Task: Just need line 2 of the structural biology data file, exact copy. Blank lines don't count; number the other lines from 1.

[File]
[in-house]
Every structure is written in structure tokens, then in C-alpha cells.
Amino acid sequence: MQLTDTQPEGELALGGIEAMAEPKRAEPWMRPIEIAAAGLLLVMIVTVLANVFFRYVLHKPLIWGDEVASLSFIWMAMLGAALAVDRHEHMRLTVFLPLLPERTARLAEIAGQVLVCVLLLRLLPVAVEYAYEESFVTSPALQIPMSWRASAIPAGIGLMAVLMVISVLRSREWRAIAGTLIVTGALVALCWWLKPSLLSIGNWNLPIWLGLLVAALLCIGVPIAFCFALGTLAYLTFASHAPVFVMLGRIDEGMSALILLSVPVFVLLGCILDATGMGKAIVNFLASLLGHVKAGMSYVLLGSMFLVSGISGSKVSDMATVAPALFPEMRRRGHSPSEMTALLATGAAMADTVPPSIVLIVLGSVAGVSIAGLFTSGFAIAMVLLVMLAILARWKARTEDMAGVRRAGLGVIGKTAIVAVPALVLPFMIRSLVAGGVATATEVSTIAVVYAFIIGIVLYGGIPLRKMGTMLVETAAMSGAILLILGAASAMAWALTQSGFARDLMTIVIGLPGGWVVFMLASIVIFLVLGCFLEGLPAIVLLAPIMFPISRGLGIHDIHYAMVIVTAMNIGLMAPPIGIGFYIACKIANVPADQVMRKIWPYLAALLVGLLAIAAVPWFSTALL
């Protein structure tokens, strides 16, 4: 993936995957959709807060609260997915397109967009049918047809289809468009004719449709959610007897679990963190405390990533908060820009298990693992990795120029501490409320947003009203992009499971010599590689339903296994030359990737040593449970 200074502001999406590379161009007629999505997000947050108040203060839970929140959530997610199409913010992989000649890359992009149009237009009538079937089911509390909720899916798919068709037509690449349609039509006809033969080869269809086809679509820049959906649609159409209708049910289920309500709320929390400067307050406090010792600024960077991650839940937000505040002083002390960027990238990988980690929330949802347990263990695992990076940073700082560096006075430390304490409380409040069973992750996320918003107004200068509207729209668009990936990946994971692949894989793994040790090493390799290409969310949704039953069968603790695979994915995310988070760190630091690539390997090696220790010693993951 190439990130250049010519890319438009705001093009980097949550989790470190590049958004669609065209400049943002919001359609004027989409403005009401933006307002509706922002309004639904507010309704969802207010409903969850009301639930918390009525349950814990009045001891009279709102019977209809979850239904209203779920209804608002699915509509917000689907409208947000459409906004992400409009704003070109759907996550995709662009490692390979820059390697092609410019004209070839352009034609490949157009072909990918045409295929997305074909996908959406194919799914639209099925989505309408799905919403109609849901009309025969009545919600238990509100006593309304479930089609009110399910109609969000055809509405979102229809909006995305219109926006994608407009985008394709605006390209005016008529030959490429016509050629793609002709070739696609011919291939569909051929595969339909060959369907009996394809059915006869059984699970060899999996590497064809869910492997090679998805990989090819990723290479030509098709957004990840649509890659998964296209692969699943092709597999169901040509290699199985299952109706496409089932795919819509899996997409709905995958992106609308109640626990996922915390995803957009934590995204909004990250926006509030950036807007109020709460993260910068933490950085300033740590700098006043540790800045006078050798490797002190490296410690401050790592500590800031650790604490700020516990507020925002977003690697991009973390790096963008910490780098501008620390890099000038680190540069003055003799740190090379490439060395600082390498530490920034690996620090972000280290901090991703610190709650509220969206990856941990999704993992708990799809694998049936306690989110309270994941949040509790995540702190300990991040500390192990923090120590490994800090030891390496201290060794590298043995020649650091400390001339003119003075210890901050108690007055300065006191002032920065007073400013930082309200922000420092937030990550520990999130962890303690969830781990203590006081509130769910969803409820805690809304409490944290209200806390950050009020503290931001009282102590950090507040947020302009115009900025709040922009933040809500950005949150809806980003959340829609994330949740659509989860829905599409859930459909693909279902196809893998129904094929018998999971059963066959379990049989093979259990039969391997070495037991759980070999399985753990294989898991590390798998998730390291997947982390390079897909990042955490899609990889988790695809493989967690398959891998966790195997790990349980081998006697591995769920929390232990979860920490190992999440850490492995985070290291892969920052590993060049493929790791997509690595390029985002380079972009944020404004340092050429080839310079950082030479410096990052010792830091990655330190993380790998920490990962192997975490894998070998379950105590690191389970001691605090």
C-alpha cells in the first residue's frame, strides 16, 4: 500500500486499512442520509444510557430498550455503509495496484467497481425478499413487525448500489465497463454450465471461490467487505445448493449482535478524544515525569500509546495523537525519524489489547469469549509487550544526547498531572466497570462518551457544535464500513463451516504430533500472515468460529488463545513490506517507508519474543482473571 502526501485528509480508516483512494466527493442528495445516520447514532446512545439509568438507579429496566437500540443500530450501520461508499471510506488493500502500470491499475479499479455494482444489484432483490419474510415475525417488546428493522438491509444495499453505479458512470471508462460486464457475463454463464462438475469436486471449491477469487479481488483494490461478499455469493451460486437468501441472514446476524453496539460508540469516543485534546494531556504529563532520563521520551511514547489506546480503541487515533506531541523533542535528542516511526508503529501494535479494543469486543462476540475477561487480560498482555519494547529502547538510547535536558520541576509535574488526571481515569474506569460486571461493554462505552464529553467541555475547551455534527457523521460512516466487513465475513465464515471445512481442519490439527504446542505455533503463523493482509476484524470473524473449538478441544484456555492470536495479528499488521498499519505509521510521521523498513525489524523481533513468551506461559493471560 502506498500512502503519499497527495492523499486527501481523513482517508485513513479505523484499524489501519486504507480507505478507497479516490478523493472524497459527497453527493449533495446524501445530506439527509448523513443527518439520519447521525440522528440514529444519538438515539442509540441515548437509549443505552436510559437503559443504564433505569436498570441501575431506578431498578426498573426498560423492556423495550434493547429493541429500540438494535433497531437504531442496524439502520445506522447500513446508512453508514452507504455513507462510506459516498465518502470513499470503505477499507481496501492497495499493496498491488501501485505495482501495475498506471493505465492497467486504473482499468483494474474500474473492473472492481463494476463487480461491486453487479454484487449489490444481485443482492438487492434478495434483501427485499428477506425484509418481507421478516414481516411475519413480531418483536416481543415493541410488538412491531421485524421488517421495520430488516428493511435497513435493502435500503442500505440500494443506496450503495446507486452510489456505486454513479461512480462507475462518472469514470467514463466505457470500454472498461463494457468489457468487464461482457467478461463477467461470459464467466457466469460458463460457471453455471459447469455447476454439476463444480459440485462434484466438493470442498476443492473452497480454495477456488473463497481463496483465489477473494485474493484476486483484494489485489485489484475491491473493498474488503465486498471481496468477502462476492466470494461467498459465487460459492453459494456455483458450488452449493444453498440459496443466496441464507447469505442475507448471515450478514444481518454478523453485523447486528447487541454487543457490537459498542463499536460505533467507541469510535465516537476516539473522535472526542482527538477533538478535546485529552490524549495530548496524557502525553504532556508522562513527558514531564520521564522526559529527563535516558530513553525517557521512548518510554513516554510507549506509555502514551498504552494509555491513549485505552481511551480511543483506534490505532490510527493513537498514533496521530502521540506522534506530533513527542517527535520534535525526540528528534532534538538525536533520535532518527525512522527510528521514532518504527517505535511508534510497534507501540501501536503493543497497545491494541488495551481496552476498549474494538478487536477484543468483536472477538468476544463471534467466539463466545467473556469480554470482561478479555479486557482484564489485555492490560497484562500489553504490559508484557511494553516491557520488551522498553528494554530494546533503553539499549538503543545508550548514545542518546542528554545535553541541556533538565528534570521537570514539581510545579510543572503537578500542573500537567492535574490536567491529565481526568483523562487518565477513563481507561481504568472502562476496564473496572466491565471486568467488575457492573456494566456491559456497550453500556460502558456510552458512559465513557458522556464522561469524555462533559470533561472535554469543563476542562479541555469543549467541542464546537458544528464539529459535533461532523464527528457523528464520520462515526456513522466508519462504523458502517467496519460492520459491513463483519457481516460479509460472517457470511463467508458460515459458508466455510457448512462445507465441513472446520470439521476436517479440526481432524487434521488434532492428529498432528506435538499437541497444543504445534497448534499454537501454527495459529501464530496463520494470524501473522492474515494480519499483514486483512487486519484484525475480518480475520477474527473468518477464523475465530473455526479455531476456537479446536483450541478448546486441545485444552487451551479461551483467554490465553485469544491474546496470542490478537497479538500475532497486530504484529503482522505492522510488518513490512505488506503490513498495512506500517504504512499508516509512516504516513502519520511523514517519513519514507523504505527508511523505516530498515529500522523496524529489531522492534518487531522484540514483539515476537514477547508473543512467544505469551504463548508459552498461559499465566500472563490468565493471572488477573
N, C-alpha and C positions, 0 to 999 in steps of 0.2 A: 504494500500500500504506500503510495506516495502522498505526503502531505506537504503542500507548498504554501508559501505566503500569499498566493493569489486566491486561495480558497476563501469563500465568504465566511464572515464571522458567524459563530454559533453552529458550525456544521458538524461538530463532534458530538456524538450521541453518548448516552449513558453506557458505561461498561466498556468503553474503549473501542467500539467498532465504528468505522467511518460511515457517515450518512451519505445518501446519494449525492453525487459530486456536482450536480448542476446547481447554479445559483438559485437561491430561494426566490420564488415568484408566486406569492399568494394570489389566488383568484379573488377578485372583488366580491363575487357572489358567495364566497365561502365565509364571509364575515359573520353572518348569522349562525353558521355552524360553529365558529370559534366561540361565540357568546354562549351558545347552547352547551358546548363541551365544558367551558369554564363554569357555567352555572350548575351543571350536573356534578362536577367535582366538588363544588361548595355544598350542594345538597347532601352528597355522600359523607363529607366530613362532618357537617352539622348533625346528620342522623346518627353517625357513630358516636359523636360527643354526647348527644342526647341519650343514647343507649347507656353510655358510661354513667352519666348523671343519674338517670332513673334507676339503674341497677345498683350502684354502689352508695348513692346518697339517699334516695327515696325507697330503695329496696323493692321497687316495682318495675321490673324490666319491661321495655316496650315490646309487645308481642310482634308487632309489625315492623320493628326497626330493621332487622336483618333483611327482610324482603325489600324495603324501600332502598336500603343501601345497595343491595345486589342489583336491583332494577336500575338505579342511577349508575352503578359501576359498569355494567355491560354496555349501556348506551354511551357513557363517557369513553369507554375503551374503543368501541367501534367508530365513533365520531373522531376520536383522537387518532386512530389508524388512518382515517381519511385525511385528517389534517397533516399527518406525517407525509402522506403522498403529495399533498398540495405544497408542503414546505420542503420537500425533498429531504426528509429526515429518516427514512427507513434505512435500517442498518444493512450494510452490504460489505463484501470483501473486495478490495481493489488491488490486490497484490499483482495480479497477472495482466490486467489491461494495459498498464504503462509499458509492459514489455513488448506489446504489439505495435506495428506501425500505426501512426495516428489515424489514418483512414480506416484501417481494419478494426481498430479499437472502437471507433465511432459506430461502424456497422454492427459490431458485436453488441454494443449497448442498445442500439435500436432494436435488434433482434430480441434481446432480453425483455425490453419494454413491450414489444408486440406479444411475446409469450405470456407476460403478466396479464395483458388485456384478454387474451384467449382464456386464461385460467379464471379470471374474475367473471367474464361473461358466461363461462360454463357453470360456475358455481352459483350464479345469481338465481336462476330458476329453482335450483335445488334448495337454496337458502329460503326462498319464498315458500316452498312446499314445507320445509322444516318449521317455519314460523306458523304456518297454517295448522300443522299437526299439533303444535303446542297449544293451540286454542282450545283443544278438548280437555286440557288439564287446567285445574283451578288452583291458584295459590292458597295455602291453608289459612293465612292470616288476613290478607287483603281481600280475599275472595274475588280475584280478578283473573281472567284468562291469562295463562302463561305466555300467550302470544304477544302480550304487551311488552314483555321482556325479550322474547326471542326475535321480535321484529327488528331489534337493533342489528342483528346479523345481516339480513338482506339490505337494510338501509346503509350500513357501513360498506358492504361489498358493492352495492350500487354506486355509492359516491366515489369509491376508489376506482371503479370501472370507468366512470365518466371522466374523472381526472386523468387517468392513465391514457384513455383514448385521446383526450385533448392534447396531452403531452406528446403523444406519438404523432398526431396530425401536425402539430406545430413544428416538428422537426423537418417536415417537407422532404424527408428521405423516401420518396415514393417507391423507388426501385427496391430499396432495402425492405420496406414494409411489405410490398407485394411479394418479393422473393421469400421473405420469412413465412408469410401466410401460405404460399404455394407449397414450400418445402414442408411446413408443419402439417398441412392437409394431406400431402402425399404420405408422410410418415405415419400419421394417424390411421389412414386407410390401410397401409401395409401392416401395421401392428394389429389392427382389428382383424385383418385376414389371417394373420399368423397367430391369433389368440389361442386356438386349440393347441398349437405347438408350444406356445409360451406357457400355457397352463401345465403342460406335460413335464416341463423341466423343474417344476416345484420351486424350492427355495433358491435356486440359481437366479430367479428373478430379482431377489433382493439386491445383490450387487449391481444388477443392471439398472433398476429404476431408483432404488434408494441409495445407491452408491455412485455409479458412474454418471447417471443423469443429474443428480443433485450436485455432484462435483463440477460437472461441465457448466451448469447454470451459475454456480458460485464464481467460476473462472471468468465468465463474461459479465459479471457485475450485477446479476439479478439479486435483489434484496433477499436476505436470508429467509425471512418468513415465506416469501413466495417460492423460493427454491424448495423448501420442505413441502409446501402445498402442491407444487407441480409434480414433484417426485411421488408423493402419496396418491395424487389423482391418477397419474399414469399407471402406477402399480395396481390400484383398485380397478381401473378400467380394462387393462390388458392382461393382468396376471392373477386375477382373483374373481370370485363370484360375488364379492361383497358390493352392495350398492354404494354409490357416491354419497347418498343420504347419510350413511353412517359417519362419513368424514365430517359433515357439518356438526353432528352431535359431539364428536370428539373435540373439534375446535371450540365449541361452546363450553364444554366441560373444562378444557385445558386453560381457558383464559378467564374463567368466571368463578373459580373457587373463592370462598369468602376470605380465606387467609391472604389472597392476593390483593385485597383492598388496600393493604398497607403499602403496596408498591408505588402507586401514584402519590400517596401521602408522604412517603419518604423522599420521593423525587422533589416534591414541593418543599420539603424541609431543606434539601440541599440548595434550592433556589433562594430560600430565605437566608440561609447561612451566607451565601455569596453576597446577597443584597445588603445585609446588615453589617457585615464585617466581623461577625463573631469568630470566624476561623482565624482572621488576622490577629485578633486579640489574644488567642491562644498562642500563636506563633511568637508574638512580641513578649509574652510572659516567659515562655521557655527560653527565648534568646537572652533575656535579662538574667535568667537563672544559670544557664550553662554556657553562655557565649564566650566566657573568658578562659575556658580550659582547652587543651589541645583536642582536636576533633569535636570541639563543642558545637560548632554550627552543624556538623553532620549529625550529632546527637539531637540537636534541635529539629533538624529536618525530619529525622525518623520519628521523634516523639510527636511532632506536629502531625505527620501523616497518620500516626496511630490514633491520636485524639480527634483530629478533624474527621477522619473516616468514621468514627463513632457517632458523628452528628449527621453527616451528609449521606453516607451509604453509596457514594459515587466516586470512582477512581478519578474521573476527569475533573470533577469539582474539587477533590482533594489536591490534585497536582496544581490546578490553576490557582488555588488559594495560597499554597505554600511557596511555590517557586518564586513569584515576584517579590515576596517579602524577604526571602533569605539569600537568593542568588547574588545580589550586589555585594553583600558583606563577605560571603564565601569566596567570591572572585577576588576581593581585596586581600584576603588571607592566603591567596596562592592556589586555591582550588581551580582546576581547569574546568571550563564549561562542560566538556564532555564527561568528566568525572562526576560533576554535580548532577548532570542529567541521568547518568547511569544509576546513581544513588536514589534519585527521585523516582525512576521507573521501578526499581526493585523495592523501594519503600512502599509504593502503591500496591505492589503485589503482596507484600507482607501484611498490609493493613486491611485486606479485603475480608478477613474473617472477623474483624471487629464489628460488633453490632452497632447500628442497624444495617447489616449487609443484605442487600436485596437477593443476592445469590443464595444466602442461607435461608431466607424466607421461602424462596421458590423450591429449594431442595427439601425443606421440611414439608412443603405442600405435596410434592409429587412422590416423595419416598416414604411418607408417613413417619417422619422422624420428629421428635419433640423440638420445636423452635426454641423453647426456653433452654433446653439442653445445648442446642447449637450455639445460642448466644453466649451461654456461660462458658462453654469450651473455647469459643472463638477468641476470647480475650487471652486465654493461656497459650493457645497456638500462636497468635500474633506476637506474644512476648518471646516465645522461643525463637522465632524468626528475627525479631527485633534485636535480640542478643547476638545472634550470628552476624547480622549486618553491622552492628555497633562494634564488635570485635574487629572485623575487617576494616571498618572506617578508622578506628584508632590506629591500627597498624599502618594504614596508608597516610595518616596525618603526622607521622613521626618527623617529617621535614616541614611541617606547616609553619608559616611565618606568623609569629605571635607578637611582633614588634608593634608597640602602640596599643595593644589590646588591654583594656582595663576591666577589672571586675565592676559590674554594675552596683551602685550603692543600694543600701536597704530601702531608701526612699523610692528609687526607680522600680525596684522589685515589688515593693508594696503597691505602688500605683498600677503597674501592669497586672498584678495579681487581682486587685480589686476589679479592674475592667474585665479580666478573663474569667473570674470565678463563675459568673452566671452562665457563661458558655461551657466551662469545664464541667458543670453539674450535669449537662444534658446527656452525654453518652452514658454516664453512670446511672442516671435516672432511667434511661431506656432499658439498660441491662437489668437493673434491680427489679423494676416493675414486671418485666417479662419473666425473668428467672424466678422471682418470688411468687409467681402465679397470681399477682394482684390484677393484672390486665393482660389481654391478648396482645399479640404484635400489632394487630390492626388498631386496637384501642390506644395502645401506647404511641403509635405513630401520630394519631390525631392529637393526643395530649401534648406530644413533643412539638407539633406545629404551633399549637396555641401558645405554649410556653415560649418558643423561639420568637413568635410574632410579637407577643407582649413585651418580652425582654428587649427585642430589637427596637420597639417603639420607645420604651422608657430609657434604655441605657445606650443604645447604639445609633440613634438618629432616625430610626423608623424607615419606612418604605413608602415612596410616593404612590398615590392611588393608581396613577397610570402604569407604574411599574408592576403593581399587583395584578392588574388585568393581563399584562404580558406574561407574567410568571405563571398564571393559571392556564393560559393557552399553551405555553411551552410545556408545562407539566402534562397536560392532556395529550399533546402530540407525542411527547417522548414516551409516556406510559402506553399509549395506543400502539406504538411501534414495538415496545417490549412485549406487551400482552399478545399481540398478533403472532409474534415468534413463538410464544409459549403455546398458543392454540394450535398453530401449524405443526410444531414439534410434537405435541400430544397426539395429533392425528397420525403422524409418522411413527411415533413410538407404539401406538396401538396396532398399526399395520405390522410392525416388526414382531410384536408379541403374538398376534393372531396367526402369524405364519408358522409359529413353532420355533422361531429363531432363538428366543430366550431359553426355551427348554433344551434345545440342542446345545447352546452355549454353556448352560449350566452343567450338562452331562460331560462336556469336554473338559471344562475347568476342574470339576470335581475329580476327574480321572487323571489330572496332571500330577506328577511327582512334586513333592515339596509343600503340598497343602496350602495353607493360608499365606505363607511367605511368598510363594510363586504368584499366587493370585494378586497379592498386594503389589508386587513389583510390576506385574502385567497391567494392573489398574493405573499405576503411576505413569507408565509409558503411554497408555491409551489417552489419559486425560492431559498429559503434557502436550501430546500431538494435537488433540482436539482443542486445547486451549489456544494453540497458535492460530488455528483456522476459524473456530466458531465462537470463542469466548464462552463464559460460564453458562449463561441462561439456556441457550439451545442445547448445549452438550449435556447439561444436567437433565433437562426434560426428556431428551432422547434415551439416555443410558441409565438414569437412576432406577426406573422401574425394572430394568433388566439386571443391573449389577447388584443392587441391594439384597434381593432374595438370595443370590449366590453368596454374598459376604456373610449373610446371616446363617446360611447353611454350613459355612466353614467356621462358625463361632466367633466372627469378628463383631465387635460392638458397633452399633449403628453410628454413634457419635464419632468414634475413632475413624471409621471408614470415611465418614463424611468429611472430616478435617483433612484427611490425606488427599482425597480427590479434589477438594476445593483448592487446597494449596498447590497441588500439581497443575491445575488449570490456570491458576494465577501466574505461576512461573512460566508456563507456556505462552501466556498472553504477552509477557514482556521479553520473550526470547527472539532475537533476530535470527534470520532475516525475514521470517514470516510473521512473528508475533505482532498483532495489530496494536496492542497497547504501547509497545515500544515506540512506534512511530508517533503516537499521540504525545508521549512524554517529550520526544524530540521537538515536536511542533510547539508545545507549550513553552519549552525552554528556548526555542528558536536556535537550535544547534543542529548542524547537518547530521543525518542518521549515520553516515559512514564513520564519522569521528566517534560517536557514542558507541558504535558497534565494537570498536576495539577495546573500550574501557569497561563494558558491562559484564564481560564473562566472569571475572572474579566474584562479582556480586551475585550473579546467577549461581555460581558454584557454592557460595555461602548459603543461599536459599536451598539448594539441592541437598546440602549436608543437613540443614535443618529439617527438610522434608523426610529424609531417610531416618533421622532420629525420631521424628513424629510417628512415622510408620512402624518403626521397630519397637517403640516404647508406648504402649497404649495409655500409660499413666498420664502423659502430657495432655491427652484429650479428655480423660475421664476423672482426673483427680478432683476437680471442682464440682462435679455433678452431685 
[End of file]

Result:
Every structure is written in structure tokens, then in C-alpha cells.